In the Balearic Islands around 2 million kilos of coffee are consumed per year. | UH


The cost of coffee has reached "historical" figures up to double its value. 90% of the bars and cafeterias across the Balearics have been forced to raise the price between 0.10 and 0.20 cents per cup. There are several factors that have influenced this increase. The president of the Association of Coffee Roasters of the Balearic Islands, Toni Vallcaneras, emphasises in the first place that the price of the bags of beans has become more expensive. The frosts in Brazil, the second largest coffee producing country after Vietnam, have limited the harvests even though the demand has been the same. Therefore, the price is now higher.

The cost of transportation has also doubled, which has generated an extra increase for suppliers. "We are facing a historic rise in relation to the last few years. The transfer of coffee is already more expensive than the coffee itself." Vallcaneras also points to the pandemic. The health crisis has led to a greater consumption of this product in homes than in coffee shops.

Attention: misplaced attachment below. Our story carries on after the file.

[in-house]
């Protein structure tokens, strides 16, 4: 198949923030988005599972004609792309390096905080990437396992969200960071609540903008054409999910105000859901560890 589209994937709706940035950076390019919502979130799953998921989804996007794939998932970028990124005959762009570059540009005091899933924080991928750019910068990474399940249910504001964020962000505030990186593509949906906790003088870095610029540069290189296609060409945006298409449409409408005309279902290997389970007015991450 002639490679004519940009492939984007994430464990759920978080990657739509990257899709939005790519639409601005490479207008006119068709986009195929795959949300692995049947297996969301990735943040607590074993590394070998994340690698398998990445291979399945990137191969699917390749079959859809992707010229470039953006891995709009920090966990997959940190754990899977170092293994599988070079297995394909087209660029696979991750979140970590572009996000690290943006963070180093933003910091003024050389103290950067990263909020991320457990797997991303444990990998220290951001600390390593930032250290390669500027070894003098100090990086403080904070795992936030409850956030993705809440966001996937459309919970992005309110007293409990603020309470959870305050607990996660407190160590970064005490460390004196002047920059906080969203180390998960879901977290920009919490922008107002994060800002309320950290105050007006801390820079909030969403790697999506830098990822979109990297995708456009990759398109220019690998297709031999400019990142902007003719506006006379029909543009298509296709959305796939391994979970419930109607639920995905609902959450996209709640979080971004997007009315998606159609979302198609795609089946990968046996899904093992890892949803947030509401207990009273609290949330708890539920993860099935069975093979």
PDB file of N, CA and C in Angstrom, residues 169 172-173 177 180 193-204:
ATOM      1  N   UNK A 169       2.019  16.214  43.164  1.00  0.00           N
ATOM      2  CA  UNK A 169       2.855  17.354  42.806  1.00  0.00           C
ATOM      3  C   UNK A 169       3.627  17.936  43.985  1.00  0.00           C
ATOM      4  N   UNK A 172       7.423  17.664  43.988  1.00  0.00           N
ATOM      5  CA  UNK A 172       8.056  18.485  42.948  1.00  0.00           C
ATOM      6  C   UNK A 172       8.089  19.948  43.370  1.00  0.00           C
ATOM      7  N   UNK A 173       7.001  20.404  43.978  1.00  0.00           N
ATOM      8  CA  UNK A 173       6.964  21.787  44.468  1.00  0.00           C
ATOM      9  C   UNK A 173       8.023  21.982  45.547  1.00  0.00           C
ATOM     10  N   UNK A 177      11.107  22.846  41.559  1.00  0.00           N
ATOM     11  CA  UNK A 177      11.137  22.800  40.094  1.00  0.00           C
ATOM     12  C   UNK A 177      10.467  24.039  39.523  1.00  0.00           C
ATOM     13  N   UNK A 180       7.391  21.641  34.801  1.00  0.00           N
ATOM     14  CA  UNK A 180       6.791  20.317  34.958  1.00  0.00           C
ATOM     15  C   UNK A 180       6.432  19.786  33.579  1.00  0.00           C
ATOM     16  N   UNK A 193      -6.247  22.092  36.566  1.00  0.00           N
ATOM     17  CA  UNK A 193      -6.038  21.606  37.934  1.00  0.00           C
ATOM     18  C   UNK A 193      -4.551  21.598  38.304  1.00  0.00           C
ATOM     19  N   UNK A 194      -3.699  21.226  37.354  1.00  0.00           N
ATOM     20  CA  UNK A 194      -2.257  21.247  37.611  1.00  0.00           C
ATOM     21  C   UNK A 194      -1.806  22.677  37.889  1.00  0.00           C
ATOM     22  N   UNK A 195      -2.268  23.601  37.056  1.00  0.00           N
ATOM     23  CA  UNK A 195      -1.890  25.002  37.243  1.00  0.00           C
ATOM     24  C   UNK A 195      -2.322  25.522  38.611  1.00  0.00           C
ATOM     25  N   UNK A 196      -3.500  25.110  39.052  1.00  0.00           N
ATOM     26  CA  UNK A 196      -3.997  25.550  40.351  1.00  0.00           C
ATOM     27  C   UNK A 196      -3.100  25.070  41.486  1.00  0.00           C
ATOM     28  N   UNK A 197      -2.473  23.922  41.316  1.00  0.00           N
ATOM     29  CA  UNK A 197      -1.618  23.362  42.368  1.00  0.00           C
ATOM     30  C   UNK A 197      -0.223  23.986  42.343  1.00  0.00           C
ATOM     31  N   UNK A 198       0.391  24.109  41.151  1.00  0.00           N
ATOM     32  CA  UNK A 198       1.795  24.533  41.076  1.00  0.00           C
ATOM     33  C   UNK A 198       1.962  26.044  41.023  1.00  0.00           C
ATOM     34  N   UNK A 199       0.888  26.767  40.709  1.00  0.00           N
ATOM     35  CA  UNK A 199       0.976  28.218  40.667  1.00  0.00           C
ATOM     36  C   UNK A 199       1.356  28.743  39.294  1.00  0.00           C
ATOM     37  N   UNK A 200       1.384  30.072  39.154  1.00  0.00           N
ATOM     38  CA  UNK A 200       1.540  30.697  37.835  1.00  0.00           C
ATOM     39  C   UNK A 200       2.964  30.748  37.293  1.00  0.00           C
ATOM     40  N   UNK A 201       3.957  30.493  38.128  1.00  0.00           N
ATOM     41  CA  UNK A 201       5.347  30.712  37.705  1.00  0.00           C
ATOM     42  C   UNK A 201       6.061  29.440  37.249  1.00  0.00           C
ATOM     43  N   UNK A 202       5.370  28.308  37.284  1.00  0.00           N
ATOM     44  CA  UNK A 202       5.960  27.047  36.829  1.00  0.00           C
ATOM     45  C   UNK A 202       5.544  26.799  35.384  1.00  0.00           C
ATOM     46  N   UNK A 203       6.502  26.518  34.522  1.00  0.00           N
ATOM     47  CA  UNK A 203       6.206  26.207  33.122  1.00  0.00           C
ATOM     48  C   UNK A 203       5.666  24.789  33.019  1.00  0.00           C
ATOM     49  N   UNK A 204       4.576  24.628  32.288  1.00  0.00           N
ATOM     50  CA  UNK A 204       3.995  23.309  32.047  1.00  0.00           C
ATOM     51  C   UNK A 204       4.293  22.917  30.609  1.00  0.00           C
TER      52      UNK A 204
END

For a year now, prices have been skyrocketing, almost doubling, according to several studies.

The president of the association explains that the type of generic coffee with which roasters usually work is green coffee, and that its price will depend on its origin and the farm where it comes from. Before the pandemic the average price, including transport, was around four or five euros per kilo, now it is around eight euros per kilo.

Javier Fuster, owner of Bar Vicenc, pays around 12 euros per kilo and does not expect the price to "stabilise". He also points out that "if they do not raise the price of the products, I keep them as they are". For now, no customers have complained to him about the increase in the price of a white coffee or cortado, the two most consumed drinks in his bar.

In the Balearic Islands around 2 million kilos of coffee are consumed per year, which represents about five or six kilos per person per year, according to Toni Vallcaneras. However, the president predicts that "there is no forecast that its value will be regulated in the short term" and that everything will depend on how the next harvest goes, between March and April.